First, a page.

The PM’s argument is that he is reacting to a virus that is now spreading far quicker than feared.

    But some will look at the warnings of the last few weeks and ask why this action wasn’t taken sooner.

  12. Tiered measures not having enough effect, says scientist

    Professor Neil Ferguson

    Tiered measures are not having a big enough effect on virus transmission, Professor Neil Ferguson from Imperial College has warned.

    He told the BBC News relaxed measures meant the virus had resurged.

    “Whilst the tier two, tier three measures are having some effect, it doesn’t seem to be enough. If we want to get very high infection levels down, we need to impose more measures particularly ahead of Christmas." he said.

    He added there was always some question as to whether tier three measures were sufficient and insisted it had proved not to be the case.

    Mr Ferguson warned that infection levels will increase again, adding: "The important question is what will follow this lockdown."

  13. PM returns to familiar 'stay at home' message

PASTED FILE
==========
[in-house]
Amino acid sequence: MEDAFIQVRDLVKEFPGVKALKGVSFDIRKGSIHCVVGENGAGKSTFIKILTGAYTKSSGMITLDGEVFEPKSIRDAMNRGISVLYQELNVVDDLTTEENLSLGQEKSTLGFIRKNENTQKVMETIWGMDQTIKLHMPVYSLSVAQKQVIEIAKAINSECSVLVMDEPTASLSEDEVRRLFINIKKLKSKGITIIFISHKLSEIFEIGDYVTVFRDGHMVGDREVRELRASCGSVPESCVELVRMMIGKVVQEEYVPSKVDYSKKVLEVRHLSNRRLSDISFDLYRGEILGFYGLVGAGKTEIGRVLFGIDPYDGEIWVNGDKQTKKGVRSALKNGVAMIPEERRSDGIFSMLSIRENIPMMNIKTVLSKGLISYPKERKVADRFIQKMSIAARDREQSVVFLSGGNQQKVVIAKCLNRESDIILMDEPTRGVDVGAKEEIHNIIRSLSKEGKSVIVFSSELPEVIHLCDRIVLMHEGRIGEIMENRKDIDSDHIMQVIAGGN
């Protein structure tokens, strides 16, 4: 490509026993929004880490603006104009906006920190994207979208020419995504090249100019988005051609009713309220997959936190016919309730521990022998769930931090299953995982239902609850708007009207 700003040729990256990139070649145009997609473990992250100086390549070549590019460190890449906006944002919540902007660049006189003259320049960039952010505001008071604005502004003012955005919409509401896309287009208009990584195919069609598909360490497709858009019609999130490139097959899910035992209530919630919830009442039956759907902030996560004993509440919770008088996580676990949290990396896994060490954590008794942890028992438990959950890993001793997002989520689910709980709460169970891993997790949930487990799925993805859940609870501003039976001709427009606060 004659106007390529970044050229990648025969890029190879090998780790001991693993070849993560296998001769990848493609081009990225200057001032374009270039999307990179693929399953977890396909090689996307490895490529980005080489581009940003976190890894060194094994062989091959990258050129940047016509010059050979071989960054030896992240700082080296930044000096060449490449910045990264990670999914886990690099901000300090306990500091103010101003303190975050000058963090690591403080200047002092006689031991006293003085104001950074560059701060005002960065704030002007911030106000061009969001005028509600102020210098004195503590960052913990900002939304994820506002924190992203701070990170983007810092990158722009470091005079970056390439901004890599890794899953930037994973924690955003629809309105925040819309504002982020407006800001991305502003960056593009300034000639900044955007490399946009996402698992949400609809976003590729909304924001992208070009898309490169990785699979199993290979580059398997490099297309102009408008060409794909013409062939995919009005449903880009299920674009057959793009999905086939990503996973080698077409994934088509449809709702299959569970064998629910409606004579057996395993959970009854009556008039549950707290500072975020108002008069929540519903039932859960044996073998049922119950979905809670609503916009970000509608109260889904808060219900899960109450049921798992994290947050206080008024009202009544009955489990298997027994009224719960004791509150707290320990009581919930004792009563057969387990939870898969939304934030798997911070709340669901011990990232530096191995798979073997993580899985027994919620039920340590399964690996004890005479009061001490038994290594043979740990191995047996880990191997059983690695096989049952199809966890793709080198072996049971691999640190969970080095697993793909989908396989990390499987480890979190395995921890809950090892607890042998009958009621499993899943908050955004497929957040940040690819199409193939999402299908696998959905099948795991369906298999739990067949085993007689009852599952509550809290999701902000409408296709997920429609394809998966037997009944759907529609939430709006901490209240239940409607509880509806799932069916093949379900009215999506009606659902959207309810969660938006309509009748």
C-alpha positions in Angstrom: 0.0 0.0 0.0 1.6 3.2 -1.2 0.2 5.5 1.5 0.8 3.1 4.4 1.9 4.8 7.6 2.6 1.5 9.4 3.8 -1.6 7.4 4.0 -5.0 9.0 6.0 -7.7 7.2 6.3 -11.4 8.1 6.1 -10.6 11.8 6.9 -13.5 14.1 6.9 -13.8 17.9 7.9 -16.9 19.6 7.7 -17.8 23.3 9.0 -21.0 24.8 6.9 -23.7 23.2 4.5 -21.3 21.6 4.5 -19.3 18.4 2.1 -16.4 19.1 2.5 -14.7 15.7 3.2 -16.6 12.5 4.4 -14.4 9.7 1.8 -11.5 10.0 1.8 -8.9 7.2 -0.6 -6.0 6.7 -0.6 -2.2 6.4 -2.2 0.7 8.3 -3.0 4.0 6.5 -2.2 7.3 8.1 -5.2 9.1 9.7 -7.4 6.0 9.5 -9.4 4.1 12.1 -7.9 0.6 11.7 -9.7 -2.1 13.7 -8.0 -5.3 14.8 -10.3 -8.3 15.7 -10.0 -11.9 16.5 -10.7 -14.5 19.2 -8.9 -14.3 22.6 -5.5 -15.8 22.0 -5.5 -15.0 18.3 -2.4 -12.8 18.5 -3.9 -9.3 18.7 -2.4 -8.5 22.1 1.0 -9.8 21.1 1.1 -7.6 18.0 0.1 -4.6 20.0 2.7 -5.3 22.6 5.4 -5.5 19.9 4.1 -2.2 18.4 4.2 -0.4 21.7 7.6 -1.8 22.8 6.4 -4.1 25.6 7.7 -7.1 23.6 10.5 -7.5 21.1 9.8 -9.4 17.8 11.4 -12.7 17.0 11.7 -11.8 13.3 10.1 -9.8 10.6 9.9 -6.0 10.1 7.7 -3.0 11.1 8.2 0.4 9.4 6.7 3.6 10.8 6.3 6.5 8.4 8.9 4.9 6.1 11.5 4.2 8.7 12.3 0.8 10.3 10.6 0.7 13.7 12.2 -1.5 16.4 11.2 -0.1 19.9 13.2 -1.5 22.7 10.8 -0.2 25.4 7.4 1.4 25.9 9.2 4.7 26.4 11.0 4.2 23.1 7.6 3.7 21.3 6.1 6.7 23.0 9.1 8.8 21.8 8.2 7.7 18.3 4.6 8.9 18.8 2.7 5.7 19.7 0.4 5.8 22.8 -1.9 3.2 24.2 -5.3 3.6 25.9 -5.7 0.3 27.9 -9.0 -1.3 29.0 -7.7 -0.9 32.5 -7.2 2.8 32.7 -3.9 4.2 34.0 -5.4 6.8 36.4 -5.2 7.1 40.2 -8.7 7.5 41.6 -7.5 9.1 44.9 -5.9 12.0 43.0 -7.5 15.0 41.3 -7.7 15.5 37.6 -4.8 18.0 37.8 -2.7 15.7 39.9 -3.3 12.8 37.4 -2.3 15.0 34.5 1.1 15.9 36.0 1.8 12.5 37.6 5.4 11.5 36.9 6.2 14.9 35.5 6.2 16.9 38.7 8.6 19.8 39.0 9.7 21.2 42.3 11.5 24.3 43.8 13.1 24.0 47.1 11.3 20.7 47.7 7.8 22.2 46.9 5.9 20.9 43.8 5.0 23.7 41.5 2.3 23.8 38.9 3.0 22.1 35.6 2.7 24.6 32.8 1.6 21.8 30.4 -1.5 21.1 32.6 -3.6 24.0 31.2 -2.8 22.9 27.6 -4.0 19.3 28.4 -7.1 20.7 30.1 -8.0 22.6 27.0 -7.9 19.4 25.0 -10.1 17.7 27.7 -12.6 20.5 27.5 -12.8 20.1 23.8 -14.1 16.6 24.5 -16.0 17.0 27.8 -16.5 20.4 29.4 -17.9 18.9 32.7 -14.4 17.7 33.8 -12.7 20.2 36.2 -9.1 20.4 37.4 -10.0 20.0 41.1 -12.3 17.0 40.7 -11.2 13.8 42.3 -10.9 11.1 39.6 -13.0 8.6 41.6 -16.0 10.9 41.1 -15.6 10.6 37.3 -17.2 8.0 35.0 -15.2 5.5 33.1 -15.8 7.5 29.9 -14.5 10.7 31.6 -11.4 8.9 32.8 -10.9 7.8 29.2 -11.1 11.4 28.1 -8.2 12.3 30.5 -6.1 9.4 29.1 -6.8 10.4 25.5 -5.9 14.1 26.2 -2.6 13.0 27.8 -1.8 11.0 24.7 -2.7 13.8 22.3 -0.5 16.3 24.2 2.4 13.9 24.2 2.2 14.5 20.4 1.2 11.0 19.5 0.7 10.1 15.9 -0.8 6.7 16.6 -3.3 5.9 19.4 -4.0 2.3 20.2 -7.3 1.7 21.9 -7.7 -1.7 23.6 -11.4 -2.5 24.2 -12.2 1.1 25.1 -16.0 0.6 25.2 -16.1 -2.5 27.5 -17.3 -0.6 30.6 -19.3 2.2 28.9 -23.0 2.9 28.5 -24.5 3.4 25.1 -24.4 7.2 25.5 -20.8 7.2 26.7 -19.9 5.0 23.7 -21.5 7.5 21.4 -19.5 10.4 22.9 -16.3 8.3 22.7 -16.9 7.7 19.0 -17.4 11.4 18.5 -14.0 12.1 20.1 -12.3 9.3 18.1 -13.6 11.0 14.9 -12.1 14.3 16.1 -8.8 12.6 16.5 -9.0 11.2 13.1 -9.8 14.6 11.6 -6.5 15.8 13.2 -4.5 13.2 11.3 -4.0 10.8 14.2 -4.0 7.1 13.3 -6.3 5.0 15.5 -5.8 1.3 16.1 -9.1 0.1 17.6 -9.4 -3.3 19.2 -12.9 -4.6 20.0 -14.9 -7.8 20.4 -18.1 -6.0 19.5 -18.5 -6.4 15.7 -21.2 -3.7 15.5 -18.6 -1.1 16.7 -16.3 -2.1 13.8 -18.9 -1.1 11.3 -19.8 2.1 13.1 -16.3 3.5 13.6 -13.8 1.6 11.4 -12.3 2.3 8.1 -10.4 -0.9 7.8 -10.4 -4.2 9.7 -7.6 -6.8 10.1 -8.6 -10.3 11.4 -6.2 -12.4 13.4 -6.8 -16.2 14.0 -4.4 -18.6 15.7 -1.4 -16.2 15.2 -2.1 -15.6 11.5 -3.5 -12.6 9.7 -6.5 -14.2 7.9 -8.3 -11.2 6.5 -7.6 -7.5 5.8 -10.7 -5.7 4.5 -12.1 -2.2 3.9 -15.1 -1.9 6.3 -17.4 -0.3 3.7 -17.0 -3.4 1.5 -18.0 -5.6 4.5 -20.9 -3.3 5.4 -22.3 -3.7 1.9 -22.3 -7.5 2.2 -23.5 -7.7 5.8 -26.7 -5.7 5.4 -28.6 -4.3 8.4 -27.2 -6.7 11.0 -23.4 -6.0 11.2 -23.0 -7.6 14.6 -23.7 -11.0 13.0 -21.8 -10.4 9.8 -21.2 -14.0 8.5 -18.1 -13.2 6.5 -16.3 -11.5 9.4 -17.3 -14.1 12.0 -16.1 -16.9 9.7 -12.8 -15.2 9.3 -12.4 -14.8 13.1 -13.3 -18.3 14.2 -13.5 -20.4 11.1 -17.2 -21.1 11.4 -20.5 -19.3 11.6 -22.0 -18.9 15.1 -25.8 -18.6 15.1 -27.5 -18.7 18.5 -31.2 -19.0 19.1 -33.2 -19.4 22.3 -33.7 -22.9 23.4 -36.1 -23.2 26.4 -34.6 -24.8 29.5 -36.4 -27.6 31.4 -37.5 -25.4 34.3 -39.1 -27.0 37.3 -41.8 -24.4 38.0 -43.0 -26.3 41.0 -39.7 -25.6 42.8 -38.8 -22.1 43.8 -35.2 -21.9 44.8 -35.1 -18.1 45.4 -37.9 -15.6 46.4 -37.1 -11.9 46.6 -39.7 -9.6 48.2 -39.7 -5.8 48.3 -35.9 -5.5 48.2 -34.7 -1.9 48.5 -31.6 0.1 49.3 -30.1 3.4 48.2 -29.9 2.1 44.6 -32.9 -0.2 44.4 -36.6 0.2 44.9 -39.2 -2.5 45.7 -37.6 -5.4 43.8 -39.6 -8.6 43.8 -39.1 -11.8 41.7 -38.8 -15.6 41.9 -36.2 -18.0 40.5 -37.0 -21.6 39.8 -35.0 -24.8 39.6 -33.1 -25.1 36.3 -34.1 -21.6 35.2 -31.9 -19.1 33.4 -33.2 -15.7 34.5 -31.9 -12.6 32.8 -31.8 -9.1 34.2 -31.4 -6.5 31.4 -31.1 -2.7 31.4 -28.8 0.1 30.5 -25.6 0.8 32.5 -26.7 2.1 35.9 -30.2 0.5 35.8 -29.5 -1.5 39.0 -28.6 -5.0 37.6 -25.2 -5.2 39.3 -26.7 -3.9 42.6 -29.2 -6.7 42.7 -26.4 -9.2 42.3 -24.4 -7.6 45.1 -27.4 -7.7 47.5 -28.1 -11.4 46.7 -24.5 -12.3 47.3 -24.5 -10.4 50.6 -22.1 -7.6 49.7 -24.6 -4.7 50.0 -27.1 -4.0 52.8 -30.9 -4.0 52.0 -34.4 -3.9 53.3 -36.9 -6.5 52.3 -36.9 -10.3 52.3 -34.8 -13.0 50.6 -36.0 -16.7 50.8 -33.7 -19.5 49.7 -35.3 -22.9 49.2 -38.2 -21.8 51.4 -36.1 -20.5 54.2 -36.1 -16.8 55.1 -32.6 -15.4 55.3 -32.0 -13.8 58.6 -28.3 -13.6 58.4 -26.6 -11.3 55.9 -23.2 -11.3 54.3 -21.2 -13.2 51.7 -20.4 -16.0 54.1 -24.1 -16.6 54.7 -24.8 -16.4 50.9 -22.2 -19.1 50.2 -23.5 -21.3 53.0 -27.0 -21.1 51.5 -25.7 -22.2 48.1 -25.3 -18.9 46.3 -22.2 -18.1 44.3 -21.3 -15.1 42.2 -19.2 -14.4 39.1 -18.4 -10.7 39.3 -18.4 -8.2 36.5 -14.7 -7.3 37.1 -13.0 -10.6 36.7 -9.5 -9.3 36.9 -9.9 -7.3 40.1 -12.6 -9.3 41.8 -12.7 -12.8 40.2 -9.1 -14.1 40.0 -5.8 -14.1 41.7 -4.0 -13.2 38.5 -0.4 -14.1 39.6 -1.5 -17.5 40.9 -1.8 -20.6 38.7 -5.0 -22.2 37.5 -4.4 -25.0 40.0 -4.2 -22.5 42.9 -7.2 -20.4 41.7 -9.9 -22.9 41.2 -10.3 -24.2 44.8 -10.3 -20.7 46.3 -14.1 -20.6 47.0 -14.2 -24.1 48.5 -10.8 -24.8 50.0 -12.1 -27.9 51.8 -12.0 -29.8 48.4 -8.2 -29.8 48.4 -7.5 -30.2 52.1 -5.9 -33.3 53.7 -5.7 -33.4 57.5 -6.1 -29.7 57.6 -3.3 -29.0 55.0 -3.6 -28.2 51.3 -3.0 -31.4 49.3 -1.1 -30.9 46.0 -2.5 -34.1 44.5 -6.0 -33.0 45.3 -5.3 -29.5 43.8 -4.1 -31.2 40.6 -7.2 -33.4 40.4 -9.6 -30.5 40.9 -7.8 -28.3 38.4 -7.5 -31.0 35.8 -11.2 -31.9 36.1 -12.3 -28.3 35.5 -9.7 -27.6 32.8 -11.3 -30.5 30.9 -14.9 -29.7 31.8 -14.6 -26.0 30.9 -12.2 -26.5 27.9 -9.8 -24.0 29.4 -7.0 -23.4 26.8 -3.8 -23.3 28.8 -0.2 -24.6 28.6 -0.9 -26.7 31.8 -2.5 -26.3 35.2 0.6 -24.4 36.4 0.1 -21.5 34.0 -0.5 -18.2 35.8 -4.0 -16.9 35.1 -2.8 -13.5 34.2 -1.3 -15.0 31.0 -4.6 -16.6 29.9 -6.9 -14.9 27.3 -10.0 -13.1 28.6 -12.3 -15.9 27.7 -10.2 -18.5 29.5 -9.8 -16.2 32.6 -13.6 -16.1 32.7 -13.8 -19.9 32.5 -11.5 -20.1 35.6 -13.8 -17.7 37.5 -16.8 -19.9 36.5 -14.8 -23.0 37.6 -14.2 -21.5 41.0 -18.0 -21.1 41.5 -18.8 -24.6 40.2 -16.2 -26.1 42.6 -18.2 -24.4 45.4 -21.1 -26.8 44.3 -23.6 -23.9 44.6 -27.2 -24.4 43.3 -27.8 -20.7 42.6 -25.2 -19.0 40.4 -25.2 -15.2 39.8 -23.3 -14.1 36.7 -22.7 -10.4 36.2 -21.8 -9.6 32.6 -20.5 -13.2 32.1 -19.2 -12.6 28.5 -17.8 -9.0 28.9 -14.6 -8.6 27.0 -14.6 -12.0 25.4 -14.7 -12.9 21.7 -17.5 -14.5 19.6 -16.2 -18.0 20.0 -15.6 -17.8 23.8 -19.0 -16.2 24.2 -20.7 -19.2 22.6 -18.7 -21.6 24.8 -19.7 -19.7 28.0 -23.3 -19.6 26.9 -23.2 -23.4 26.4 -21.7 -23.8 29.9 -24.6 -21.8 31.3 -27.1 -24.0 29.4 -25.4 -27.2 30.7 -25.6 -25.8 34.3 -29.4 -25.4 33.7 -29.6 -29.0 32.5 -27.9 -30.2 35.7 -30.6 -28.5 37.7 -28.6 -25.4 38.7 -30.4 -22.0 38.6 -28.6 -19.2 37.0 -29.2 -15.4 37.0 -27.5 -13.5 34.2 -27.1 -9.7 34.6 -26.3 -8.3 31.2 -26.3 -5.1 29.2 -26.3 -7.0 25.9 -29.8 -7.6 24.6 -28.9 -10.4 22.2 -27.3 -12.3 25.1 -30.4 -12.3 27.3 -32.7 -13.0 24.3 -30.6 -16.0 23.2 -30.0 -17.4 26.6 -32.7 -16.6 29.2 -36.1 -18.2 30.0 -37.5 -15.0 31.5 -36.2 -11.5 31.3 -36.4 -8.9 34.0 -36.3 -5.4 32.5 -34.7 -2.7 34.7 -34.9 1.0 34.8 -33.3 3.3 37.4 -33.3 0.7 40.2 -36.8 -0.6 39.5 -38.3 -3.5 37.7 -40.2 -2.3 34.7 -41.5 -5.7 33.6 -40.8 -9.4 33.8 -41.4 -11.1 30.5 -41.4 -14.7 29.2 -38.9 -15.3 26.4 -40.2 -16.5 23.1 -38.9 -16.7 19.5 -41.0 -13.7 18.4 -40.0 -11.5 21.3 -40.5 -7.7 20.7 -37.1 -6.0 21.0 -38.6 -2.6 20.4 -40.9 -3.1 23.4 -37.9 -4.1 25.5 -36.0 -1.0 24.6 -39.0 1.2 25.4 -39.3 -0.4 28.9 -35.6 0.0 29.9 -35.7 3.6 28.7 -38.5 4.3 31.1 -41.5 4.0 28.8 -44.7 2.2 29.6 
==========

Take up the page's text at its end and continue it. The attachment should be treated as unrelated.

Nick Eardley

    Political correspondent

    This is one of the starkest updates we’ve seen from the government for months.

    Although elements of the lockdown will look different this time, the PM has returned to the theme that dominated our lives earlier this year: “Stay at home”.

    He is defending his strategy so far – the local interventions designed to avoid this national lockdown. He says the picture has been evolving.

    But there will be big political questions for the government – remember, Labour have been calling for a circuit-breaker for weeks now.

  14. PM ends briefing with 'hand, face, space, test' advice

    Mr Johnson thanked people for tuning in.

    He said: "Just to repeat, the three rays of sunshine of optimism from our scientific medical adviser.

    "The prospect of better drugs, realistic prospect of a vaccine and the hopes that we're placing in rapid turnaround testing that we're rolling out across the country.